All about Mike Milkie and the Milkie Tradition
Mike Milkie started his 60 year career in the restaurant business when he was nine years old. He and his brother Ray started as servers at their father's restaurant "Dad's Texas Red Hots" located at 169 E. Ferry (next to the Offerman stadium, home of the original Buffalo Bisons) until their father's death three years later. After attending Lafayette High School and the University of Buffalo, Mike earned an Associate's degree in food service administration. At the age of 22 he opened the Falling Star Restaurant in the Airport Plaza. Two years later, he bought the Al Maroone Ford building on Main Street in Williamsville and converted it to The Milkie Way Restaurant and Theater.
The Milkie Way Theater was the first of its kind in Western New York and brought in critically acclaimed plays from New York City. During this period, Mike also served as president of the local chapter for St. Jude and was instrumental in raising hundreds of thousands of dollars for the Children's Research Hospital located in Memphis, Tennessee. Danny Thomas (TV 's "Make Room for Daddy" and founder of St. Jude) and his daughter Marlo Thomas (TV's "That Girl") were visitors of the Milkie Way in support of St. Jude. Mike spent 20 years at The Milkie Way before selling the restaurant to the Original Pancake House, which remains in this location today.
Mike went on to open 12 more restaurants in the coming years. These include The Miner's Ten and Sutter's Saloon in 1965 in the University Plaza (a location he owned for 45 years) which became Bobby McGee's in 1990. In 1968 Mike also opened the Forvm and Villa Romano Restaurant in the Main Place Mall, where he served an average of 550 lunches daily. The Forvm is also where Mike pioneered the first side walk café in Buffalo. Mike spent 20 years in Main Place then moved to 51 Court Street, The Old Docket next door to the Convention Center at which City, County, State and Federal judges held weekly luncheon meetings in the restaurant's "Judges' Chambers." In the coming years Mike also opened The Little Dipper in the Seneca Mall, Charlie Brown's in the Clarence Mall, Gulliver's in the Town of Clarence (a unique restaurant where the servers were dressed as story book characters), Tiffiny's in the Wibilton Plaza in West Seneca, as well as a Bunny night club called The Club Armondo's on Transit Road where Miss New York State 1969, Linda Trybus, was the club's hostess. Mike then when on to open Milkie's at Main and Seneca streets, and two more Bobby McGee's, one in the Thruway Mall in Cheektowaga and the other in the Maple Ridge Plaza in Amherst where Dan Hull and Mike brought in National and local music acts for over 12 years.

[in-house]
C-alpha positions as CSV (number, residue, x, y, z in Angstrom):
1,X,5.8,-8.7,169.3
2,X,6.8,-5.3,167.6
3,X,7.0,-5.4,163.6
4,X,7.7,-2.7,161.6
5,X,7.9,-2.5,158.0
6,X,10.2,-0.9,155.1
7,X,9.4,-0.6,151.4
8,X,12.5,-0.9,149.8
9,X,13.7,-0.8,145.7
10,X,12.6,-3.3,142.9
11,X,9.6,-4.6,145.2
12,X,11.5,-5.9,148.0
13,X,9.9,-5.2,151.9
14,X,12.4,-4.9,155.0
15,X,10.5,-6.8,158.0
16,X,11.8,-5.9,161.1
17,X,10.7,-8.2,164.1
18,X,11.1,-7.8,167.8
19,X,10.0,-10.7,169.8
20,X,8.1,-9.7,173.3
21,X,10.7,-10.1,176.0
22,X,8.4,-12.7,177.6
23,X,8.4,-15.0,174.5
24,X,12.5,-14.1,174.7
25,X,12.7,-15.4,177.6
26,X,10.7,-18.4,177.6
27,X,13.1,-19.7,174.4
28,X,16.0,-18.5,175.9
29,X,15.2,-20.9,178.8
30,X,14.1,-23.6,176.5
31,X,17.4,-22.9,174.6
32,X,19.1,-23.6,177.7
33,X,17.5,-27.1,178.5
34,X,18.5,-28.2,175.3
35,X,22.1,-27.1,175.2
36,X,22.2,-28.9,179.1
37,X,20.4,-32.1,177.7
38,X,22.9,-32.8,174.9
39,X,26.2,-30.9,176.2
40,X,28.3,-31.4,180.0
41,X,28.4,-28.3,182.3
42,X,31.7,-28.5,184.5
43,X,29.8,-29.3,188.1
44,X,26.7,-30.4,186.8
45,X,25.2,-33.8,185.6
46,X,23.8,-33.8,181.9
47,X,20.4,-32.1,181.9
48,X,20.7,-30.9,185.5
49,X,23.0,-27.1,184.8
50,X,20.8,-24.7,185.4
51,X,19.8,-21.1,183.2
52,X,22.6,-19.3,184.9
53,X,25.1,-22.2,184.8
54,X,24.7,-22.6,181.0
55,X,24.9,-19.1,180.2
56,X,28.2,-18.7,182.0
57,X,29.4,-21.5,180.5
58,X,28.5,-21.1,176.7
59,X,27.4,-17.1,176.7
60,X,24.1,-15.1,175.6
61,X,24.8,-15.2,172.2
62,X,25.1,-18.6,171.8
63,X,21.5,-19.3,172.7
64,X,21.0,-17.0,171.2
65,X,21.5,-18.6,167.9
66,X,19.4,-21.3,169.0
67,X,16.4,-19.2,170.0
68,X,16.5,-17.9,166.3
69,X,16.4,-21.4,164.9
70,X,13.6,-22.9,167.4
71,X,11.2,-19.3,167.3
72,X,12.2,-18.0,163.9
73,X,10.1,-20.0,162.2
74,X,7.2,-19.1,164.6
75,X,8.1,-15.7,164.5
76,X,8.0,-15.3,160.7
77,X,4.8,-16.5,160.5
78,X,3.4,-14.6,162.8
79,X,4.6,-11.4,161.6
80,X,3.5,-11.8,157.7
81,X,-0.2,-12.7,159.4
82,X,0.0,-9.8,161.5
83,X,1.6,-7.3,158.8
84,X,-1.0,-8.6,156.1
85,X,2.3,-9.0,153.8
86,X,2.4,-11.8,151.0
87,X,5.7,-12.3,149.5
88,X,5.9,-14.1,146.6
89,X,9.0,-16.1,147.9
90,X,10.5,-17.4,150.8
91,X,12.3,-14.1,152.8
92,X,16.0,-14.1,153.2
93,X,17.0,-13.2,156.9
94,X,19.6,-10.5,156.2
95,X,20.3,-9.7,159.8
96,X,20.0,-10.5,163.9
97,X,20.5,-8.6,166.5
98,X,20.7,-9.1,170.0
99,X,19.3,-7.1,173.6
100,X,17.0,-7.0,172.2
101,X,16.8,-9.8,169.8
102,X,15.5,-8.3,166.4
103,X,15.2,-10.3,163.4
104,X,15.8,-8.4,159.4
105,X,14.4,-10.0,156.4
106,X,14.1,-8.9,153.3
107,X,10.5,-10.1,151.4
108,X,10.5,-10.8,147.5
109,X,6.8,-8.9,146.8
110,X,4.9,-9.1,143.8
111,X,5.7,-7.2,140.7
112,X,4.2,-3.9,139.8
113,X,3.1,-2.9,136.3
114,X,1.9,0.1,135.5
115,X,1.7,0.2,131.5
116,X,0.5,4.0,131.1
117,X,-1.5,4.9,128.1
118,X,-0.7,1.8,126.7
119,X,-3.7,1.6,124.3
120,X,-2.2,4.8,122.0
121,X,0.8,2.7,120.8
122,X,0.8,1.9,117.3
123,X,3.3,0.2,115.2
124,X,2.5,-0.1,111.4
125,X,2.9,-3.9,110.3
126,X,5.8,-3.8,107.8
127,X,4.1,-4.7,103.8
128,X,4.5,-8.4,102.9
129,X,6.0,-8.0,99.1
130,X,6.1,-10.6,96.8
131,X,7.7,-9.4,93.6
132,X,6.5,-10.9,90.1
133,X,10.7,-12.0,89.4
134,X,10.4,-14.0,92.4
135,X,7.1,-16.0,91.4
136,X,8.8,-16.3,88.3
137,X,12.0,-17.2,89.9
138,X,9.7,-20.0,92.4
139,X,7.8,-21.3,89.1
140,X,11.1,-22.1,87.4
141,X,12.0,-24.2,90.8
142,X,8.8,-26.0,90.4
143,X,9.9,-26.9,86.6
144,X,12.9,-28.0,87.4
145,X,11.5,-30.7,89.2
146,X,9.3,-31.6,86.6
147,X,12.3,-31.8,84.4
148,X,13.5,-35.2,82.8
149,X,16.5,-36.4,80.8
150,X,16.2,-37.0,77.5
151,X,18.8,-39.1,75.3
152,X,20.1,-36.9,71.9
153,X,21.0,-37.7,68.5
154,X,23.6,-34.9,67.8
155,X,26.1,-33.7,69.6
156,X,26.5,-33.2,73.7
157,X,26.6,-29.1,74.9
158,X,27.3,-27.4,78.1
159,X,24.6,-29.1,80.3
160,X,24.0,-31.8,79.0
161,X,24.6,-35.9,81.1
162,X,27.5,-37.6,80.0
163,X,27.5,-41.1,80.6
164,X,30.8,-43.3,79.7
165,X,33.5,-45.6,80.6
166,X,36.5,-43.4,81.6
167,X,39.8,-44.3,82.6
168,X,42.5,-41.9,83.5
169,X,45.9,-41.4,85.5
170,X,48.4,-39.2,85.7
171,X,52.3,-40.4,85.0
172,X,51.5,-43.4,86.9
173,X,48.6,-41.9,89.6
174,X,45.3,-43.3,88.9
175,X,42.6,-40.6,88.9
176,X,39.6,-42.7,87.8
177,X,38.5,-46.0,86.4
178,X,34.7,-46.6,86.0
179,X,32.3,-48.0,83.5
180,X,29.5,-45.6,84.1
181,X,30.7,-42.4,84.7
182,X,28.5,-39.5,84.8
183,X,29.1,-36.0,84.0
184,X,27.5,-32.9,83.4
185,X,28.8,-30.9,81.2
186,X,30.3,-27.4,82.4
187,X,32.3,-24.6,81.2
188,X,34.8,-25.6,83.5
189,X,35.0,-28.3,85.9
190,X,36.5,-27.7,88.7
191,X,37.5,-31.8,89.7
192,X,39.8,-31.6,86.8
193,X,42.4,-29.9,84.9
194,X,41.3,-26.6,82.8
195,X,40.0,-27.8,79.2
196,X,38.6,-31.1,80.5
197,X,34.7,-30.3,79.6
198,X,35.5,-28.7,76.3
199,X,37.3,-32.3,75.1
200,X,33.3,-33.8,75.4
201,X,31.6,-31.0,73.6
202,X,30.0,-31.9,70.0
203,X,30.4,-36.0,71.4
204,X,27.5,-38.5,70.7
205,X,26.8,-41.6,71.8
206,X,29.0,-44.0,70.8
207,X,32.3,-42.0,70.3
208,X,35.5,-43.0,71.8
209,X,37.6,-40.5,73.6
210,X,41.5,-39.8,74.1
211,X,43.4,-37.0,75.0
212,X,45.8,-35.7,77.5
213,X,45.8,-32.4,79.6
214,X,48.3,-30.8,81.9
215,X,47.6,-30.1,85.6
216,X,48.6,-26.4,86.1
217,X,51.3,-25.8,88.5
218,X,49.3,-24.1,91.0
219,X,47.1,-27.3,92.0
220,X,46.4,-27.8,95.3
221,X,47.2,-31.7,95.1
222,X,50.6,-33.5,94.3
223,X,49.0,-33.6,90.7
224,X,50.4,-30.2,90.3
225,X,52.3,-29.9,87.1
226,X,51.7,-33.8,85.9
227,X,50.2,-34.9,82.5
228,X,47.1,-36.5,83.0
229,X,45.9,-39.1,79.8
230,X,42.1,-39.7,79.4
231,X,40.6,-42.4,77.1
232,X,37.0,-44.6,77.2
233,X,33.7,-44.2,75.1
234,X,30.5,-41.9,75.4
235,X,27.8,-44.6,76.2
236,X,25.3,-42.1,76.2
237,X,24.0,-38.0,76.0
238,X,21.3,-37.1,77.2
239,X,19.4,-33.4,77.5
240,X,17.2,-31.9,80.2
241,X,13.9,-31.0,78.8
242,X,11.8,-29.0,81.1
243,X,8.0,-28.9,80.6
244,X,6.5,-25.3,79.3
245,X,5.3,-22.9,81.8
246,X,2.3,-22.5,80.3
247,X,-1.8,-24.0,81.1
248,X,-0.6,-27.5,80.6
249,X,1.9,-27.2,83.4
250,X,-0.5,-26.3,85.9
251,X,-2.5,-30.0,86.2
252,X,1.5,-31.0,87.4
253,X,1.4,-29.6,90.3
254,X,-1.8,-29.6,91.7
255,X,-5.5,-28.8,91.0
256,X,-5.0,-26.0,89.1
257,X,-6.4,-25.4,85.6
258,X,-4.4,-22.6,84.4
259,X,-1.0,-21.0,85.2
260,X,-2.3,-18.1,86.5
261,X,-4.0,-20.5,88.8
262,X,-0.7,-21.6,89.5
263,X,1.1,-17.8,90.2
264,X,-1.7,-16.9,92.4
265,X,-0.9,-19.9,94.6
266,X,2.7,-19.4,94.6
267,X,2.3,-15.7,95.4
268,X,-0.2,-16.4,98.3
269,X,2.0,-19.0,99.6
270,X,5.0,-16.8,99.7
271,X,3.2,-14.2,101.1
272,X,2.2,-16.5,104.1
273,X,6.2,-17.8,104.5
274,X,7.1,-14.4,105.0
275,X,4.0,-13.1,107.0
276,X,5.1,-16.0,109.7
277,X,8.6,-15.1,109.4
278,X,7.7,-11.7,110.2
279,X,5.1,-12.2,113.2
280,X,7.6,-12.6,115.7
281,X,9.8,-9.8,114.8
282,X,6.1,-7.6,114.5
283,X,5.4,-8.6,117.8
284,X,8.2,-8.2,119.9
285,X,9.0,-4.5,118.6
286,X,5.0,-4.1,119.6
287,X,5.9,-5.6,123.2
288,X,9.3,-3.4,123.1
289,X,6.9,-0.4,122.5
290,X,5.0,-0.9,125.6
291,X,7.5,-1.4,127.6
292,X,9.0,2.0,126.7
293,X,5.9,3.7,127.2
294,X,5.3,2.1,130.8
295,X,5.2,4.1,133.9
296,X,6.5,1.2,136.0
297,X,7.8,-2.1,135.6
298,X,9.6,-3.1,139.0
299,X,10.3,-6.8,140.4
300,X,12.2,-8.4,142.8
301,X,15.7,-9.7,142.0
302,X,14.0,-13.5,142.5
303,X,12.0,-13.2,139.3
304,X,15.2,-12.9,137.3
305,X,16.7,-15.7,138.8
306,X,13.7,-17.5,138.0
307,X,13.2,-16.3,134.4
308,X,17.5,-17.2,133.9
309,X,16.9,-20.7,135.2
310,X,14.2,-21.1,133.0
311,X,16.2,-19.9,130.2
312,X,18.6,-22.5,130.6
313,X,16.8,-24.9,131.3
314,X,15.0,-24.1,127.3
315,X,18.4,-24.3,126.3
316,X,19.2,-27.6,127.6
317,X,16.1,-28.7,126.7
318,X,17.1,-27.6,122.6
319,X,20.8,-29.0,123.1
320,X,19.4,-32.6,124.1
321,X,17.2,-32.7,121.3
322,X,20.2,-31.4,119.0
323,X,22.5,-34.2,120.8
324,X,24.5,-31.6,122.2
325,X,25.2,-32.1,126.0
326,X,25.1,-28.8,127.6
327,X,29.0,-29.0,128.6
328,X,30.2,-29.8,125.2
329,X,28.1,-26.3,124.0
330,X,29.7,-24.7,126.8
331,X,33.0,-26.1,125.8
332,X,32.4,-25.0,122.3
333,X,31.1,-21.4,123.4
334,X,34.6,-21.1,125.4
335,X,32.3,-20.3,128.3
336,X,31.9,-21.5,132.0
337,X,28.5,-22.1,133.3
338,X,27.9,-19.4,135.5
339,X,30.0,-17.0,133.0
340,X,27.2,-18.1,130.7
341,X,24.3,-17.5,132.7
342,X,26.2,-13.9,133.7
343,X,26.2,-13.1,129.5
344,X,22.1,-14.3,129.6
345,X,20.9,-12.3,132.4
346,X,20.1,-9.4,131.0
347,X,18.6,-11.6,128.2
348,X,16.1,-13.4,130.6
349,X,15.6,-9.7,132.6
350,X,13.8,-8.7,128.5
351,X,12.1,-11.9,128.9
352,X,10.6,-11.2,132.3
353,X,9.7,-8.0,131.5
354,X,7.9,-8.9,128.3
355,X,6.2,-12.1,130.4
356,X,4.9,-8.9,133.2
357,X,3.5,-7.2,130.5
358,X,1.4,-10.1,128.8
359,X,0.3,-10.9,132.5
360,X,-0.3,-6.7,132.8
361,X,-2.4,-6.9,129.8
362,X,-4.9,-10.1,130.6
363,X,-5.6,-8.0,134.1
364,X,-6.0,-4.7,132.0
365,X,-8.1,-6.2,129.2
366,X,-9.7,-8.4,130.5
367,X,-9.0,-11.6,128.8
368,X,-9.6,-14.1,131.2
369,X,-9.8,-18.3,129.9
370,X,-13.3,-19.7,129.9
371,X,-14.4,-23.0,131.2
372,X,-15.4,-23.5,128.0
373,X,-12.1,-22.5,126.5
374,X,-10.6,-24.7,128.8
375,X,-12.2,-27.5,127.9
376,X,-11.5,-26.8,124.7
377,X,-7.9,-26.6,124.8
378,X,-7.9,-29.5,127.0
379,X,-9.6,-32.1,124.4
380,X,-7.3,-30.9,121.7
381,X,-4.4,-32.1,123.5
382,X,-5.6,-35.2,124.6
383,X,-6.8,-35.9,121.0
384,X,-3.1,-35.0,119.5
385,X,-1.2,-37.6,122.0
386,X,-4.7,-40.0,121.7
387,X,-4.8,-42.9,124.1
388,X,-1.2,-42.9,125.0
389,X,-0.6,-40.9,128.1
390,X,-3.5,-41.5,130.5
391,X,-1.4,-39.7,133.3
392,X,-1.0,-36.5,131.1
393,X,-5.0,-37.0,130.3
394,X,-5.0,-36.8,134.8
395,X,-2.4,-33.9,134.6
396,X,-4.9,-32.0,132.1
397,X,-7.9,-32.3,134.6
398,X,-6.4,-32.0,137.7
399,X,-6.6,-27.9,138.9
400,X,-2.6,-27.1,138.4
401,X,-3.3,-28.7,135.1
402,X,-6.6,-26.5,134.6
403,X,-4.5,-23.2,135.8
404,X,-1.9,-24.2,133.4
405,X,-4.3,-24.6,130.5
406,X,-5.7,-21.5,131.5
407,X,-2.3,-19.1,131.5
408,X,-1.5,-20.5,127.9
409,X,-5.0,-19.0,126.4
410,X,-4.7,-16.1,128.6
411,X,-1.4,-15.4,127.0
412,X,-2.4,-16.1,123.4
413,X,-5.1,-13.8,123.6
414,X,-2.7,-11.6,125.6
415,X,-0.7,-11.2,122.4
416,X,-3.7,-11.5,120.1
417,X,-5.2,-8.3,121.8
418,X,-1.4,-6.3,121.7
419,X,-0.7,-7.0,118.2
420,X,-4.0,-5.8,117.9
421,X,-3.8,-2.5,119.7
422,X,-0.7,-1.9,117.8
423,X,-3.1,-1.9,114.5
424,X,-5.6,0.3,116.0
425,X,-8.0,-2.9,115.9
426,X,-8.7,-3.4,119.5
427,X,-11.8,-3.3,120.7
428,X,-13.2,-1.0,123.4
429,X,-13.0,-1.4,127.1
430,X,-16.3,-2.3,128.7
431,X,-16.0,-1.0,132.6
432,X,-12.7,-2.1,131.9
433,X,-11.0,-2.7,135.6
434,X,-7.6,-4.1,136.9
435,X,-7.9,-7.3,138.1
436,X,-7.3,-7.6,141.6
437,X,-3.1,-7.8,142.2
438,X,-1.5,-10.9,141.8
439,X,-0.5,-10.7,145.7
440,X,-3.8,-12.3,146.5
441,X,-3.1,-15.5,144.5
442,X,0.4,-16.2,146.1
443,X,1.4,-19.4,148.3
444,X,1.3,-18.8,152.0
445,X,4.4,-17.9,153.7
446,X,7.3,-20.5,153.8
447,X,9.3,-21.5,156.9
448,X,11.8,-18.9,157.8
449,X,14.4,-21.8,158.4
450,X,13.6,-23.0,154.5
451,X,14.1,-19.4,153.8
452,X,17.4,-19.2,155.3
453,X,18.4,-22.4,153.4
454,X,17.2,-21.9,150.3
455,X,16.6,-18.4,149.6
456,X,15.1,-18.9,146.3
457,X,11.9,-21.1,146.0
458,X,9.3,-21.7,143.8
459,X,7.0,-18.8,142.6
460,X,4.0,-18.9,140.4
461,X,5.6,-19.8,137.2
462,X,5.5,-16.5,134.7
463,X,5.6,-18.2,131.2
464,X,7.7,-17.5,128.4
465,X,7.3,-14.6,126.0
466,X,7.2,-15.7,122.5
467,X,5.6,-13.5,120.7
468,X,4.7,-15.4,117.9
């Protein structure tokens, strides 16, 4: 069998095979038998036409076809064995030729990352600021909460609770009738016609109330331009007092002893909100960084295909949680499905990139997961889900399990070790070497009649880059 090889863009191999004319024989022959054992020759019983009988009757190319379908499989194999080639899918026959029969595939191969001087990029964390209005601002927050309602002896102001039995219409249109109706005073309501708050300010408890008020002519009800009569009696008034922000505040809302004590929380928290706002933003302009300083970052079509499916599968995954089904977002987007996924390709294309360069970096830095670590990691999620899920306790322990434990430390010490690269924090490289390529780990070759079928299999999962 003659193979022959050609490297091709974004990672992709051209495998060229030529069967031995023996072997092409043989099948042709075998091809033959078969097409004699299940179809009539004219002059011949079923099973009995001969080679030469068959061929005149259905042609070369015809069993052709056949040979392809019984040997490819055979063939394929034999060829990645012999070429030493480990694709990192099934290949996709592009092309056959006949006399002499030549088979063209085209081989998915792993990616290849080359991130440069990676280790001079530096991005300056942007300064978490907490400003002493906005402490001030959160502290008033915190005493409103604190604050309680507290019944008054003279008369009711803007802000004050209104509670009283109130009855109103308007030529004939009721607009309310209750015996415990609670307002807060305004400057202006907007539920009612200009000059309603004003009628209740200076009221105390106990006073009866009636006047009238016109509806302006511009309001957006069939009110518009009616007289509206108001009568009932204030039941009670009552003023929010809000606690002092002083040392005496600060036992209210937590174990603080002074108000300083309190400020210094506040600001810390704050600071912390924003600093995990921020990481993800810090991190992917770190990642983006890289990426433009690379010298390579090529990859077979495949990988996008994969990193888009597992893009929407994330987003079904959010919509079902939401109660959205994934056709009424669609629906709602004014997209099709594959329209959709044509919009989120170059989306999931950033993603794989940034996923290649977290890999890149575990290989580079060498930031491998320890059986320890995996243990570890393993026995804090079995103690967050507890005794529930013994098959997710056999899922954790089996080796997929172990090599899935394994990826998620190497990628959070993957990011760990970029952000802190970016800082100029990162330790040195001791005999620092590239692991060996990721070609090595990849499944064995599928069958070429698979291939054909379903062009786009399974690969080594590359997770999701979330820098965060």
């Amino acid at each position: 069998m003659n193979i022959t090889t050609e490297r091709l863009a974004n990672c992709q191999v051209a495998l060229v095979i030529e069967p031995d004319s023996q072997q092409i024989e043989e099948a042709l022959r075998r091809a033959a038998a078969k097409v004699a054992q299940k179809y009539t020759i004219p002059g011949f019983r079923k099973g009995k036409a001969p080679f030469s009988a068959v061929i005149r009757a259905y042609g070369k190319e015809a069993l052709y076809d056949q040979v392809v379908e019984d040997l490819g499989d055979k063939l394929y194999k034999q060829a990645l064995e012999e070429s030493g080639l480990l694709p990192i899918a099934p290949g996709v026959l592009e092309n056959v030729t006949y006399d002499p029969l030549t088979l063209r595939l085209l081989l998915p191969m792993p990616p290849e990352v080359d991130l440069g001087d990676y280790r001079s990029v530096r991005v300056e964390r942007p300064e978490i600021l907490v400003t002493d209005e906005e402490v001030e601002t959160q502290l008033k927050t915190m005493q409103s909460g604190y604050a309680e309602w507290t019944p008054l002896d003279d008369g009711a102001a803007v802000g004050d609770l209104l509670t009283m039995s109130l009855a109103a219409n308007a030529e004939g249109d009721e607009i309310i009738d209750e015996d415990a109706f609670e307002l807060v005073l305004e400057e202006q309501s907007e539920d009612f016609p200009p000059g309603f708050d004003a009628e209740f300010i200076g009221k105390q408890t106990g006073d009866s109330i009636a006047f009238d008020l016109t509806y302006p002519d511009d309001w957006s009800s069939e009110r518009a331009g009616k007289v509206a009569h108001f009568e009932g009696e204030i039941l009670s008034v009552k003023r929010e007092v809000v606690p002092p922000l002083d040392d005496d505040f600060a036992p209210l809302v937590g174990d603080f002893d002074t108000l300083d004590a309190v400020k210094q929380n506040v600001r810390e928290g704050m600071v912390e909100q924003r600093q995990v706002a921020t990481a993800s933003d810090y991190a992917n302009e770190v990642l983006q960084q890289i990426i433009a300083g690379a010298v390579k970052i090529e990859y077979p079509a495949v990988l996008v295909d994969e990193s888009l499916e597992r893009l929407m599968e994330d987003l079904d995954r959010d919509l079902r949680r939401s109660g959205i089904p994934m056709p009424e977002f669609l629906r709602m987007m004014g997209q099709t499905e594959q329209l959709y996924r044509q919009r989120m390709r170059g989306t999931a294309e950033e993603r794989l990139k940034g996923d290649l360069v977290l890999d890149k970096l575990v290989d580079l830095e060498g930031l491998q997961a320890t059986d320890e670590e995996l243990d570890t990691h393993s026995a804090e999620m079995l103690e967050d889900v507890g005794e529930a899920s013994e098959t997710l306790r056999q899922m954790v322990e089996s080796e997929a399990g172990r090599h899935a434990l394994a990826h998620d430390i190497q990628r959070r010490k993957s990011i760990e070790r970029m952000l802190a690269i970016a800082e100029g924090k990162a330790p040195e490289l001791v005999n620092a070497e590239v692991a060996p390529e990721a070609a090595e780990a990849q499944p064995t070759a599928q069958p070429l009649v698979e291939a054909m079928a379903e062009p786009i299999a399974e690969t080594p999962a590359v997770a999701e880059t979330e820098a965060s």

In addition to the restaurants, Mike also had a commissary in Williamsville, M&W Provisions CO., which processed and delivered food to all of his restaurants daily. Mike's brother, Ray Milkie, was a key factor in the success of each restaurant. Ray became the controller for the organization where he developed a computer program for merchandising analysis, cost control and general accounting.
Mike also owes much of his success to Christine Griffin, a devoted co-worker, partner and inspiration to him for over 32 years.
He is the proud father of three. Michael is the founder and Superintendent of twelth Noble Charter Schools in the City of Chicago. Mark is an Air Traffic Controller in Indianapolis; IN. Melissa is Professor of Sociology at the University of Maryland.
DINE THE RIGHT WAY... DINE THE MILKIE WAY